To keep my tent from blowing crooked in the wind I had to tie it to a tree on one side. It worked flawlessly and I was exceedingly proud of my own camping abilities. I was right on time – once my tent had been set up the rain started up again, so I went quickly back to the shelter and made my dinner. Some time after dinner it was mentioned that that day was Pi Day, or 3/14. Not just that – because it was 2016 3/14/’16 made it rounded-up pi day (since pi is 3.14159). Of course, you can’t have pi day without pie. But how were we going to get a pie when we were up on a mountain in a storm? Kirsten and I quickly emptied our food bags under the watchful eyes of several other hikers and began to discuss tactics. We were soon drawing the attention of the rest of the shelter’s inhabitants and I felt like the star on a cooking show.
We started off deciding we would use her cooking pot. I had a tall Jetboil and she had a wider cooking pot, so hers was better for pie. Next, we decided that we would heat up some of my coconut oil and oatmeal to make a ‘crust’. Kirsten had chia seeds and I had coconut milk powder, so we mixed that in my Jetboil with some water to make a coconut chia pudding to use as a filling. To add a little extra flavor we put some dried fruit on our crust before dumping on the chia pudding. Finally, we topped the whole thing with some granola from her food bag. It wasn’t pretty but we sure weren’t going to let that spoil the fun. Bravely, she took the first bite.. and grinned. Not only had we made a hiker pie for pi day.. it was good, too! Though we very generously offered others a bite, they refused.. so we ate the whole thing.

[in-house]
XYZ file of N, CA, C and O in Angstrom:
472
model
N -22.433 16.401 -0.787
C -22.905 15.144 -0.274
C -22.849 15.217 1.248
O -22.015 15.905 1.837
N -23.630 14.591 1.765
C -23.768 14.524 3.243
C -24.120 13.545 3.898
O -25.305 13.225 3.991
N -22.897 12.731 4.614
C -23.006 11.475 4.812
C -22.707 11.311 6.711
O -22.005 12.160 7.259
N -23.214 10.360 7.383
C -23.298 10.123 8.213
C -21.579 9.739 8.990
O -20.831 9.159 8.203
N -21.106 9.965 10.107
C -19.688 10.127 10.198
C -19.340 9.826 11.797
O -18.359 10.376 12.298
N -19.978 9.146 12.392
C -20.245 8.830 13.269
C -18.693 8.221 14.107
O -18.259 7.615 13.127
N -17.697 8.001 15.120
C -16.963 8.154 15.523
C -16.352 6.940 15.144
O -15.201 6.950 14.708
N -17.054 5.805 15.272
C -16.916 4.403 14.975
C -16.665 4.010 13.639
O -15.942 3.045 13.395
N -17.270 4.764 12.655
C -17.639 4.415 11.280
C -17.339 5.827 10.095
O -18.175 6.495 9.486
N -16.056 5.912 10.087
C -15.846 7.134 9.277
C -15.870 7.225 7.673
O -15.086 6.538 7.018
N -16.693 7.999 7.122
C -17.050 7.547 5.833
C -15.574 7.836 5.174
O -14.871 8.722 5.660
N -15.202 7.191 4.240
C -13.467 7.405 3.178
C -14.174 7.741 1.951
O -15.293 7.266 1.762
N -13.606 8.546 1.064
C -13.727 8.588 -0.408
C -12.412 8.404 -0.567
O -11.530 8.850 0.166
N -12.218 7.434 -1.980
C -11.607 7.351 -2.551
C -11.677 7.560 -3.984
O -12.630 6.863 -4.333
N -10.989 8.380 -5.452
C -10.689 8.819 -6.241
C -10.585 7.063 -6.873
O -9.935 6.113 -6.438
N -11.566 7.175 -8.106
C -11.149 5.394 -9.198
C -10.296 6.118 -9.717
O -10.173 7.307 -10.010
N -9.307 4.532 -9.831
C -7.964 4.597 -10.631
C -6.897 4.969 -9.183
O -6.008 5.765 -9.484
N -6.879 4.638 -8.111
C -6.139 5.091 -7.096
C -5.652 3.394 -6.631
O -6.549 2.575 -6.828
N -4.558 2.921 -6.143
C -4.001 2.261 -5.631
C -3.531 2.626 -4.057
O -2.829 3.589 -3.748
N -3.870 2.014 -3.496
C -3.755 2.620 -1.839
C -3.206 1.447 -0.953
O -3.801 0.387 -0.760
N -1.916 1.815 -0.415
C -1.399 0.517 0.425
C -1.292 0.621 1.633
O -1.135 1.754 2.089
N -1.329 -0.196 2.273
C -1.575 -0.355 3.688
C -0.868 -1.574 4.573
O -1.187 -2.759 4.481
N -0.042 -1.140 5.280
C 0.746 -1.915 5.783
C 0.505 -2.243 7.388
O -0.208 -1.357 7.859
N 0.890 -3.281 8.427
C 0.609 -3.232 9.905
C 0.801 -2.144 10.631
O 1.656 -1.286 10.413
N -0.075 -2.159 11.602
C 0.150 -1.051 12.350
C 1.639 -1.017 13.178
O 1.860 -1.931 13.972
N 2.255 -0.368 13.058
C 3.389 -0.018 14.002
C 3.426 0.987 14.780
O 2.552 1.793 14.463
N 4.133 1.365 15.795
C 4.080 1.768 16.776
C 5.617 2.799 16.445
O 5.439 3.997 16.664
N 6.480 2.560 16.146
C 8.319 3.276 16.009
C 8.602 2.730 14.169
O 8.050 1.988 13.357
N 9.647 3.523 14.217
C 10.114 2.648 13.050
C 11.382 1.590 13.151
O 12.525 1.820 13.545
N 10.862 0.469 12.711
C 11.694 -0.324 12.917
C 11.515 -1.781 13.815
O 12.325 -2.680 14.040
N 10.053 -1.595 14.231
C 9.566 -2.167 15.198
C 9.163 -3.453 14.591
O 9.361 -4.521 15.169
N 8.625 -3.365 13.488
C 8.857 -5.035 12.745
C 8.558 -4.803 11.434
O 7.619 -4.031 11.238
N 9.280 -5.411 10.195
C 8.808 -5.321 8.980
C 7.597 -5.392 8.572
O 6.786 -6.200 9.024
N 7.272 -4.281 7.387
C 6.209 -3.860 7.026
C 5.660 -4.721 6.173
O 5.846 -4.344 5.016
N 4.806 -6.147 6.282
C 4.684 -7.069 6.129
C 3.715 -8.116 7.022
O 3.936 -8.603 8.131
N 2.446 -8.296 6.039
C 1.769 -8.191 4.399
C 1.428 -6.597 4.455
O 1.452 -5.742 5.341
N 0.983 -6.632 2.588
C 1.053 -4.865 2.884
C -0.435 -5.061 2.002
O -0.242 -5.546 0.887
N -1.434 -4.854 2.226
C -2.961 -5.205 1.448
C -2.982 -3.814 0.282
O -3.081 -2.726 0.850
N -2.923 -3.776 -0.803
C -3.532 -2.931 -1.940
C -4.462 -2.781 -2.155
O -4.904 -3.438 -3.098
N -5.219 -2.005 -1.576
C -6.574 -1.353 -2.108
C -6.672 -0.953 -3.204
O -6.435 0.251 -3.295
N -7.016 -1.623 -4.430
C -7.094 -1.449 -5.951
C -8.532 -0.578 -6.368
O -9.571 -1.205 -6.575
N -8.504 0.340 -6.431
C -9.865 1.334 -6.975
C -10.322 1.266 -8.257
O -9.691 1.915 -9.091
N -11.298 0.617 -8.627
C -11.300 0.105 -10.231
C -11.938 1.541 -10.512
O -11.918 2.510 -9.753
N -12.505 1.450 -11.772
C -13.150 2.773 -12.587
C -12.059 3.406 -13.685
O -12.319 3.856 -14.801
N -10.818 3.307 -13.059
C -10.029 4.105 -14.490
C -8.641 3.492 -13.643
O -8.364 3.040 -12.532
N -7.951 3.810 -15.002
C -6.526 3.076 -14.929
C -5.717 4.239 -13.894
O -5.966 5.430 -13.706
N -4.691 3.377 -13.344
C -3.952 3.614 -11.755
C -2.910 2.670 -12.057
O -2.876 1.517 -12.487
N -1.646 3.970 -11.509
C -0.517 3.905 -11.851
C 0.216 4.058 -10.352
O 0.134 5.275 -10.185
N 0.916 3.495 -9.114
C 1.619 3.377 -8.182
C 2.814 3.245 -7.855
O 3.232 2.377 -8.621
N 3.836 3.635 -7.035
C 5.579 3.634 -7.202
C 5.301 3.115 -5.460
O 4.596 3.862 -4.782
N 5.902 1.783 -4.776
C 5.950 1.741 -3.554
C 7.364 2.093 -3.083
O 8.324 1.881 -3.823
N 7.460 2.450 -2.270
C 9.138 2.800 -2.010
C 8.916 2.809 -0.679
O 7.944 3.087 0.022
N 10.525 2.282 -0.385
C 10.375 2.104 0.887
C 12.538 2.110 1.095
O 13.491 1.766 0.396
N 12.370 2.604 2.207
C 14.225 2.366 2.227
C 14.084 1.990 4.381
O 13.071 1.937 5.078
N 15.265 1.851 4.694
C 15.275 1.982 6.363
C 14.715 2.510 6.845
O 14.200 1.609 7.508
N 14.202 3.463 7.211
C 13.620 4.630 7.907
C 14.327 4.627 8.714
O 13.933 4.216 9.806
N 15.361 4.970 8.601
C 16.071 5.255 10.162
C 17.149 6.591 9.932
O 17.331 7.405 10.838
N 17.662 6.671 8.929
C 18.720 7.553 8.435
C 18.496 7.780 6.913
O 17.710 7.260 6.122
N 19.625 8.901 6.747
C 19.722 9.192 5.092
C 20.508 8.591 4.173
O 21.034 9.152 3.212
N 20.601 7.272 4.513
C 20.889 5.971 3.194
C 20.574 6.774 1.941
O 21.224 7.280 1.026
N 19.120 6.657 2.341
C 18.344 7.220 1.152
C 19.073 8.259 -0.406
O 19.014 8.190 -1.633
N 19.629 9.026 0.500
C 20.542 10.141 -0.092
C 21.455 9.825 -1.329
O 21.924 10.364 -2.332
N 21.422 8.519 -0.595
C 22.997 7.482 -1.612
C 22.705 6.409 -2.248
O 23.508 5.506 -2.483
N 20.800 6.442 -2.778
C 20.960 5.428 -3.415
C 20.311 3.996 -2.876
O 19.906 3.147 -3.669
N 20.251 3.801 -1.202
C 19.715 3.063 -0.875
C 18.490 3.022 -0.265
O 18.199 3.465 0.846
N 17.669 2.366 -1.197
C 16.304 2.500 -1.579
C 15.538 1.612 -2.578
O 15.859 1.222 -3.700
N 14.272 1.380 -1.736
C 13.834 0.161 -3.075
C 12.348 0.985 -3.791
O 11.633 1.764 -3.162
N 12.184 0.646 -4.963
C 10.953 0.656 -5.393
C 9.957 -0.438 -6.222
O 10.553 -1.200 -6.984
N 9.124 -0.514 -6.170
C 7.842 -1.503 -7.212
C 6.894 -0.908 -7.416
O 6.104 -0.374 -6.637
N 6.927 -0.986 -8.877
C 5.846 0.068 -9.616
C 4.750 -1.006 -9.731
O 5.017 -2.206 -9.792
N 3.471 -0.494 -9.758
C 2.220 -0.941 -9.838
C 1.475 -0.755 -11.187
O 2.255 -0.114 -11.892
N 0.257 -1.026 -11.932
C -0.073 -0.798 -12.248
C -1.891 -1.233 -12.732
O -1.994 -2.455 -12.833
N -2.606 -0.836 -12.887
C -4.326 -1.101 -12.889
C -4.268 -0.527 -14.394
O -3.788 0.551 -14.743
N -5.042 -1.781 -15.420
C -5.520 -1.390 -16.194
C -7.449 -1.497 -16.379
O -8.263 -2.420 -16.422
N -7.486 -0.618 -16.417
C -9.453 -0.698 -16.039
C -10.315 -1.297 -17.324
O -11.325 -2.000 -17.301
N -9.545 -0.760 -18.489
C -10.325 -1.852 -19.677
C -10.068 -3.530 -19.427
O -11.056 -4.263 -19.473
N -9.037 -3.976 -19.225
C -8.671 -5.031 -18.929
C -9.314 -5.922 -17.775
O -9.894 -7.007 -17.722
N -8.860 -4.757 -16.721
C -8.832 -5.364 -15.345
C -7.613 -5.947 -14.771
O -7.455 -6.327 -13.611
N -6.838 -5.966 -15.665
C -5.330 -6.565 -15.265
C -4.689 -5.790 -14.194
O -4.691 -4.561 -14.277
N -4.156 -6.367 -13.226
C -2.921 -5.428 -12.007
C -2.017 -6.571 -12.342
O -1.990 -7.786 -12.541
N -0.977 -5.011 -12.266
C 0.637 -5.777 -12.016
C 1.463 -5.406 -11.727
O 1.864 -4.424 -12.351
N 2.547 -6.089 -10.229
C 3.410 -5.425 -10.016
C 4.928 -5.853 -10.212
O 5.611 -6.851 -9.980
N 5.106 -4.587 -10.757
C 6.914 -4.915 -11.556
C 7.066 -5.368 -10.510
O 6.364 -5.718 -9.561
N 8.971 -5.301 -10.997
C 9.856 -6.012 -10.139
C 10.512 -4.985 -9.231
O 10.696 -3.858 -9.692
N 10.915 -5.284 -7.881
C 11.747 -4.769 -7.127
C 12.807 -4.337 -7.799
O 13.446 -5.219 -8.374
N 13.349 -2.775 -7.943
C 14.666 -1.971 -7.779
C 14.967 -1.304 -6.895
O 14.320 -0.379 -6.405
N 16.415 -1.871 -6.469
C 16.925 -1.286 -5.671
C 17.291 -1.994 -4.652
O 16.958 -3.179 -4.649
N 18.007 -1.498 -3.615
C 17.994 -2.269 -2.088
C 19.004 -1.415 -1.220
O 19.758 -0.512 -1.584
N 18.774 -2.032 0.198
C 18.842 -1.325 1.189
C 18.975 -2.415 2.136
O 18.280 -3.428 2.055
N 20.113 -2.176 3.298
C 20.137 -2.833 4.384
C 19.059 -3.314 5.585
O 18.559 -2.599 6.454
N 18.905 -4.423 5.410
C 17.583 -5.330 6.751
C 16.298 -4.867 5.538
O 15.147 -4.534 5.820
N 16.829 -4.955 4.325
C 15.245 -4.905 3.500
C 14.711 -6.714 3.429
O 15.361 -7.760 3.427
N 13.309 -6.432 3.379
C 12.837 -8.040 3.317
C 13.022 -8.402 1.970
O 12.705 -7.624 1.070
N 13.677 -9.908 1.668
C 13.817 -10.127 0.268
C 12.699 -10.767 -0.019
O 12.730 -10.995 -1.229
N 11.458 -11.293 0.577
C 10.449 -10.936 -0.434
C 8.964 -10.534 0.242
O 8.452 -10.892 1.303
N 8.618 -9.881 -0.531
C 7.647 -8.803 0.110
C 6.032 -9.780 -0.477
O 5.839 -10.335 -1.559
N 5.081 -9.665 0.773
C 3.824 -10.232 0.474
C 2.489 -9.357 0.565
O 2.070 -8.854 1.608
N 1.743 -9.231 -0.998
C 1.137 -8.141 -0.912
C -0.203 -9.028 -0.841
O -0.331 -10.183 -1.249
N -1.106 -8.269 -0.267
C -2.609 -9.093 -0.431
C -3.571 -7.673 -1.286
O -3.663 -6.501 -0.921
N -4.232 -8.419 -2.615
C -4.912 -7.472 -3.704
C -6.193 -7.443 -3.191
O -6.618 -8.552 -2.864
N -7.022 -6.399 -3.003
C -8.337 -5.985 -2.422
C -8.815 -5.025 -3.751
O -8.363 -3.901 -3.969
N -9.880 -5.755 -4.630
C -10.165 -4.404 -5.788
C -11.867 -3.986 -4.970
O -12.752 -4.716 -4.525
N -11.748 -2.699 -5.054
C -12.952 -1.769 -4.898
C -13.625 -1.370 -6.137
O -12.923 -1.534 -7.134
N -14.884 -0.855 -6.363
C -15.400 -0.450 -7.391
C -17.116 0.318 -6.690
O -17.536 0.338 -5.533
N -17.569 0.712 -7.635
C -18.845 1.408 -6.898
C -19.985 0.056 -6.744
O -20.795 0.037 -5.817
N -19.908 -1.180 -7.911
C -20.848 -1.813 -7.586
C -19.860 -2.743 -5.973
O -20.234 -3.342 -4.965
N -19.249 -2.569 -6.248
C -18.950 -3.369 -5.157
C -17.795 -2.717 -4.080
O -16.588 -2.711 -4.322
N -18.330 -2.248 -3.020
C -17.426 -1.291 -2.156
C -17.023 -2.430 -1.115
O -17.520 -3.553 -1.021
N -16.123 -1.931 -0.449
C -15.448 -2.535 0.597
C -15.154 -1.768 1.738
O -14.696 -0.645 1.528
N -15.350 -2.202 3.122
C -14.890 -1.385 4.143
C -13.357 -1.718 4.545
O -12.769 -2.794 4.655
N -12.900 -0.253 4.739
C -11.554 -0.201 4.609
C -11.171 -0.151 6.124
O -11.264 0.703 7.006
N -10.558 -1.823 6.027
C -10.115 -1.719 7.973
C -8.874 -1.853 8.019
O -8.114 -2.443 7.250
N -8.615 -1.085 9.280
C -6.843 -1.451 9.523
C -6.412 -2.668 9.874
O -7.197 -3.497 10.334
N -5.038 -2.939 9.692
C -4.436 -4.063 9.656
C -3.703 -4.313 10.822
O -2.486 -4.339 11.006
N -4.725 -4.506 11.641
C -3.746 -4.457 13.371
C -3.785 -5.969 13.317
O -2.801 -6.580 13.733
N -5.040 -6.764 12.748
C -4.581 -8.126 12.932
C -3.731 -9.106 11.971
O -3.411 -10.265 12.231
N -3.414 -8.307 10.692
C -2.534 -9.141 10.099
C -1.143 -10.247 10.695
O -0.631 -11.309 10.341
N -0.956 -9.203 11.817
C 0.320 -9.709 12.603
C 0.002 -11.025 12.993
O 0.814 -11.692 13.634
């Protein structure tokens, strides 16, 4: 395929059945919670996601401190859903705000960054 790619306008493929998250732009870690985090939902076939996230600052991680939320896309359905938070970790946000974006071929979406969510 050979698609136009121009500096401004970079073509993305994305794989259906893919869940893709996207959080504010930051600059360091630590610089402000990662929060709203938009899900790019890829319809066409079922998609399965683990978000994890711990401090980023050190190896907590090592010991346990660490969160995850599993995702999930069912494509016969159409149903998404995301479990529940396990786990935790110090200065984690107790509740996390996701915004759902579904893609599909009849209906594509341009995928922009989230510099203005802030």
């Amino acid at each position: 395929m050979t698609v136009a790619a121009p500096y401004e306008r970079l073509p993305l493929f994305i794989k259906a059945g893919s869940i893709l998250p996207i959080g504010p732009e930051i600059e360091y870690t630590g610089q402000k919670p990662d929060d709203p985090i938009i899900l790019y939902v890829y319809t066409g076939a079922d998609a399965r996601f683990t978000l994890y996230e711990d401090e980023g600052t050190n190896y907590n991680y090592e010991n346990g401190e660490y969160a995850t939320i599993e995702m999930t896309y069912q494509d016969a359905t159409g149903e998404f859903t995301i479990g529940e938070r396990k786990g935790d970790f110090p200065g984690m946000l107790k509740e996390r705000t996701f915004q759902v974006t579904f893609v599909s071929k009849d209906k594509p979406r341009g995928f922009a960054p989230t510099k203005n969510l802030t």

That was the night I learned that hikers can do whatever they set their mind to. Including make pie on the top of a mountain!